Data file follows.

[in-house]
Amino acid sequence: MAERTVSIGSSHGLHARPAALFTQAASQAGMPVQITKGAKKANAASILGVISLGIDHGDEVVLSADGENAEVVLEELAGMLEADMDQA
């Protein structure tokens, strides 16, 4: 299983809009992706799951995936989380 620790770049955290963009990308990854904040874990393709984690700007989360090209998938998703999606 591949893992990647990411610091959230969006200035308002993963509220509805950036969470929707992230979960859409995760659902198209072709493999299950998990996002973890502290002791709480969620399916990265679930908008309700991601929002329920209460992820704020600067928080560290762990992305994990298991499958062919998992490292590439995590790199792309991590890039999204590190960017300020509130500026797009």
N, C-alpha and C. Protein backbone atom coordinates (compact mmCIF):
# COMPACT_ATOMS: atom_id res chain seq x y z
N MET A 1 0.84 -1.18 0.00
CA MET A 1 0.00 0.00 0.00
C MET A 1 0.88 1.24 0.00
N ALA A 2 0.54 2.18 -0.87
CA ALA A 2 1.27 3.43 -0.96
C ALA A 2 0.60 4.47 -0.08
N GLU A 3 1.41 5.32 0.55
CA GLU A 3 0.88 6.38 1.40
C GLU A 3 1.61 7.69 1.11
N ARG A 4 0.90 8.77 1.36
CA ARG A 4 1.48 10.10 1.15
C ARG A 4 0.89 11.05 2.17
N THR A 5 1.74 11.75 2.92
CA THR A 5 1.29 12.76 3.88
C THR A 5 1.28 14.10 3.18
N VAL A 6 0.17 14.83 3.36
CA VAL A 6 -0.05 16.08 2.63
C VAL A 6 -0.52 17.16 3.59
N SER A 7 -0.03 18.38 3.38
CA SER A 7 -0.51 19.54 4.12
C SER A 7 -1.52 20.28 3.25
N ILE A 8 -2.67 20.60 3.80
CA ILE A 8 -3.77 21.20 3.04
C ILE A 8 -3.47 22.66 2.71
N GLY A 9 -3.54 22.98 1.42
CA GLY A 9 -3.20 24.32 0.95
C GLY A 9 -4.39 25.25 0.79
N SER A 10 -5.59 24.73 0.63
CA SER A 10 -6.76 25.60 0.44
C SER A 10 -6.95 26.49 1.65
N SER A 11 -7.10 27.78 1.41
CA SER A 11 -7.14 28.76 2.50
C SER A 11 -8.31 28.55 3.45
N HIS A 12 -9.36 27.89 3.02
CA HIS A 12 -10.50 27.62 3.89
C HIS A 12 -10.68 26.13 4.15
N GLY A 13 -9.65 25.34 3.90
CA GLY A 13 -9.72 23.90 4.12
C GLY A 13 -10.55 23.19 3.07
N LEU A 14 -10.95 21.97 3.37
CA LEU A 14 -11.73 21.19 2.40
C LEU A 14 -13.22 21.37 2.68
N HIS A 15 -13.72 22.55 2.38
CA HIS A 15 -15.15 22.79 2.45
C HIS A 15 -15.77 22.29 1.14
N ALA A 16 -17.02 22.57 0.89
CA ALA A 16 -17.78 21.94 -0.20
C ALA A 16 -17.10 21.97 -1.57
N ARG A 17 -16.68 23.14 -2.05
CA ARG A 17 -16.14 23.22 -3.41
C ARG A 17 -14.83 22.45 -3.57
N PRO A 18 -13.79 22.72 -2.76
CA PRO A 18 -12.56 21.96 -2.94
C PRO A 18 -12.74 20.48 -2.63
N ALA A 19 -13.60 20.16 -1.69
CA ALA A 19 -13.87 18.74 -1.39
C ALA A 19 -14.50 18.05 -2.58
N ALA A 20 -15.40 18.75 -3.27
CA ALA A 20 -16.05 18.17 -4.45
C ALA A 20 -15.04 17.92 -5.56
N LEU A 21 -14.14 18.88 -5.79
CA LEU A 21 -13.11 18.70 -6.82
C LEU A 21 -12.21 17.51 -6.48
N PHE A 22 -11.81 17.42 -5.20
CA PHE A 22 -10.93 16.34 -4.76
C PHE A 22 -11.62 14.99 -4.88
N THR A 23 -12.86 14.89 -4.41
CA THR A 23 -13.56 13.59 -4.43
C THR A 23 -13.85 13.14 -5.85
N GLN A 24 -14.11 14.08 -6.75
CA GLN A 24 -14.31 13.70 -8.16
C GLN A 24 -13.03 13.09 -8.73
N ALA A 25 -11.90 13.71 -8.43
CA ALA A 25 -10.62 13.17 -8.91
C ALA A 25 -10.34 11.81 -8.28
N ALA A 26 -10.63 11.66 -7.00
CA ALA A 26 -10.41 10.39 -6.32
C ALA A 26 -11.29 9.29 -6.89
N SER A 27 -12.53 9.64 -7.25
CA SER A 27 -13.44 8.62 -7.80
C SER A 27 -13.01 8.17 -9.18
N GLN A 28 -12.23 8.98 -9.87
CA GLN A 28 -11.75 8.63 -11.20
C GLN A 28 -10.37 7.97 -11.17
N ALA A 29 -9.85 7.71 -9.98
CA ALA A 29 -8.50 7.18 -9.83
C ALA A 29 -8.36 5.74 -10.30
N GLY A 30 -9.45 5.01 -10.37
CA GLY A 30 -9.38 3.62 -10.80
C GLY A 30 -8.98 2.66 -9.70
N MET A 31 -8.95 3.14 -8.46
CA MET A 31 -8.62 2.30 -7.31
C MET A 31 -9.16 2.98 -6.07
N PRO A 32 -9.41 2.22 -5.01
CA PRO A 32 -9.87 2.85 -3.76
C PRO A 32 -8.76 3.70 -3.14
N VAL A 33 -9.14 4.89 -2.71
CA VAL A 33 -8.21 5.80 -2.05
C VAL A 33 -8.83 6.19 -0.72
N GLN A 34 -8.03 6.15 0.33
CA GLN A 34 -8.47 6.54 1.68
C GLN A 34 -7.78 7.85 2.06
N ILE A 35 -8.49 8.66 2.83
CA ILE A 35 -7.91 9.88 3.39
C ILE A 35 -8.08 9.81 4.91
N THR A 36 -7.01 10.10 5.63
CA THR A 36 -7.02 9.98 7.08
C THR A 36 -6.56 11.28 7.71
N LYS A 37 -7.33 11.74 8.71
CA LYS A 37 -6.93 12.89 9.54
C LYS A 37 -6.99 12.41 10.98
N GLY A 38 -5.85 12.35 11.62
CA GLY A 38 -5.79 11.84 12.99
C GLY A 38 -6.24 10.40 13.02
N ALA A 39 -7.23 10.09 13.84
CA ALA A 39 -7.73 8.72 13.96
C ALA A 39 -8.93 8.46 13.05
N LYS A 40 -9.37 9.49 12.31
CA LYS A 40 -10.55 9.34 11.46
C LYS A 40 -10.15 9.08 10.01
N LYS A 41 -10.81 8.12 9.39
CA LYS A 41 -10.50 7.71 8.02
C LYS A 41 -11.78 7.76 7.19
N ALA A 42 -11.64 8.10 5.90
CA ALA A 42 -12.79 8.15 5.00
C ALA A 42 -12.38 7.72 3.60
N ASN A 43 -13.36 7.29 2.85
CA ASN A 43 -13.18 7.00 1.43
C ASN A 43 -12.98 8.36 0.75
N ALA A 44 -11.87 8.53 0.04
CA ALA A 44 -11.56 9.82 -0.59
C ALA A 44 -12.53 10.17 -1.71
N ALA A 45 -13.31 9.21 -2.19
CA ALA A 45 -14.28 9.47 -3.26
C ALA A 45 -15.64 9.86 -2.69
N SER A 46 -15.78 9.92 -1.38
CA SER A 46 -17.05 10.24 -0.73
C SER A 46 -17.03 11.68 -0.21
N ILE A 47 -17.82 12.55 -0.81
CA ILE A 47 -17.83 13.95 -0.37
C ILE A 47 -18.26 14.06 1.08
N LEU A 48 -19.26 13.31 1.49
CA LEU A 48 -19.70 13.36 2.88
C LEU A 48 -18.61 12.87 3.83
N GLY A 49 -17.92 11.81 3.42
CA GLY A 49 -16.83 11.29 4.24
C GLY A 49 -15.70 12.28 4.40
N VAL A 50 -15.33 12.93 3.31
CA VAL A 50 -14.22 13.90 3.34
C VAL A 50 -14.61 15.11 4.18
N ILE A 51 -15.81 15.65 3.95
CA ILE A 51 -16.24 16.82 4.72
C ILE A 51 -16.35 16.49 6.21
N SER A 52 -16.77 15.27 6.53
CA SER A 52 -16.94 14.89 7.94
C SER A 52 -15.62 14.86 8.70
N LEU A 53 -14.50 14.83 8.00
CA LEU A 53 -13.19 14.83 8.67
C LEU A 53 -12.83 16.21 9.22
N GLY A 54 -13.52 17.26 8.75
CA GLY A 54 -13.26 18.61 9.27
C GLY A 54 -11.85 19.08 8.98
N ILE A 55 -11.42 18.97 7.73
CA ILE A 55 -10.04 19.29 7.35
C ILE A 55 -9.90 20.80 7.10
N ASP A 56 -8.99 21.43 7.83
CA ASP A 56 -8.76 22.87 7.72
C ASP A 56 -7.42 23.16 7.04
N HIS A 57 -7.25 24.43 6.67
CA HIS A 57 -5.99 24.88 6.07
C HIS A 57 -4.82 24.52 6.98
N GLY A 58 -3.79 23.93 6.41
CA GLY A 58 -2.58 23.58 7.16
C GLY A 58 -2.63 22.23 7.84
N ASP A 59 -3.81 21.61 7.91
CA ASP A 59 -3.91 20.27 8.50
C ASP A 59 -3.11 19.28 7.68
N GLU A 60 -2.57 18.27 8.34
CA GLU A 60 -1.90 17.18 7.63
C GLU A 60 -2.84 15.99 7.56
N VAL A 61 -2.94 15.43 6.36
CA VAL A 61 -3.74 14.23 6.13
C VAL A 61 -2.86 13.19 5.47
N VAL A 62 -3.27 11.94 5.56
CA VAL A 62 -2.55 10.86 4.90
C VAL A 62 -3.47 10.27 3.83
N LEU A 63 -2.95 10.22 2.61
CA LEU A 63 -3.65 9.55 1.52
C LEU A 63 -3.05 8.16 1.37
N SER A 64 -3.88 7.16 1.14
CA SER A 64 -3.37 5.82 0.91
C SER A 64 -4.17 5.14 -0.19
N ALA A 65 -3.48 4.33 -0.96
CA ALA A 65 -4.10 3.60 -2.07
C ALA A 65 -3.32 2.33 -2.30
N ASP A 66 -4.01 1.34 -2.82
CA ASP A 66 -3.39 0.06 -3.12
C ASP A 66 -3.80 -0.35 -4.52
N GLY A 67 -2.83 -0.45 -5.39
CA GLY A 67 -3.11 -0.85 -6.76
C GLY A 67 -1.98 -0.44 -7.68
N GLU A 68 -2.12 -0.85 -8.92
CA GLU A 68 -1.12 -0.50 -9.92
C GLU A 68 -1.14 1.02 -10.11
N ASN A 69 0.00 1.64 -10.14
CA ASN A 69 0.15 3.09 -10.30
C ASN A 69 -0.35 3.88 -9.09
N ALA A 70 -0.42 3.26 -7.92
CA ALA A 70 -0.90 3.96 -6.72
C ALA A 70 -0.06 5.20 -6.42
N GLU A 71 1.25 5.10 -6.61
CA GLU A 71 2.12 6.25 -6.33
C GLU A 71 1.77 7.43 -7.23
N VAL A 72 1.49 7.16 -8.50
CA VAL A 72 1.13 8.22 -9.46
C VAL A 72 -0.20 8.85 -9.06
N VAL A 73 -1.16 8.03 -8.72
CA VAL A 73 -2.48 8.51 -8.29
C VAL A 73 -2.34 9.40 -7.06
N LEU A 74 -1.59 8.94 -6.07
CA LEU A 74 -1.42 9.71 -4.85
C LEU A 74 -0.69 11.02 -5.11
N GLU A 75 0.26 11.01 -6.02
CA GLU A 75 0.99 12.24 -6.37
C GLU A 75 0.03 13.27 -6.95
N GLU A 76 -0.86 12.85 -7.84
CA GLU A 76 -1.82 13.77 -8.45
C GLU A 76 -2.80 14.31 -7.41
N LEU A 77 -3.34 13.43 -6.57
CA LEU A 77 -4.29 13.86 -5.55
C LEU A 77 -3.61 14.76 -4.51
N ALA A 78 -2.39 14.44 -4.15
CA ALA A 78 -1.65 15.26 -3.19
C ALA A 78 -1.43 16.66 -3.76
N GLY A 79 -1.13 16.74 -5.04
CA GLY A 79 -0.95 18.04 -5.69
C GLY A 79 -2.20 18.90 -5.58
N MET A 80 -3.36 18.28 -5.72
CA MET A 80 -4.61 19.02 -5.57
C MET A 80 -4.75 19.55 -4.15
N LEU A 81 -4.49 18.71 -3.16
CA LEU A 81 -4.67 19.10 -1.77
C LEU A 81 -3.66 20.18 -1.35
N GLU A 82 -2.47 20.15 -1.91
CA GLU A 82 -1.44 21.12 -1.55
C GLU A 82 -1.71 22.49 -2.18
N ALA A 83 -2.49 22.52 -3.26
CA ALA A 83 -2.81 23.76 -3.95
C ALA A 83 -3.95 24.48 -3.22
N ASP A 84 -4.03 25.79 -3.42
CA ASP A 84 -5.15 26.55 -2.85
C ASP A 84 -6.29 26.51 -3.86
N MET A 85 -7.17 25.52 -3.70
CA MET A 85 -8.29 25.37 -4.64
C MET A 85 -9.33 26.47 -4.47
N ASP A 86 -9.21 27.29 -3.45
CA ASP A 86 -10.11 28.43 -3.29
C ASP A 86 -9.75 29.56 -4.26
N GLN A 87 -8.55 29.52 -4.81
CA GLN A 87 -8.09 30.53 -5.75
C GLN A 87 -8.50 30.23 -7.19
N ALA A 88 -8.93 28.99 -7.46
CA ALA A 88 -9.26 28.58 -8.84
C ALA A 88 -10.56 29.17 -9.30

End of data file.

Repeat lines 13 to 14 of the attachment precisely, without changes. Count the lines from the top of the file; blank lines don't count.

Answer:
CA GLU A 3 0.88 6.38 1.40
C GLU A 3 1.61 7.69 1.11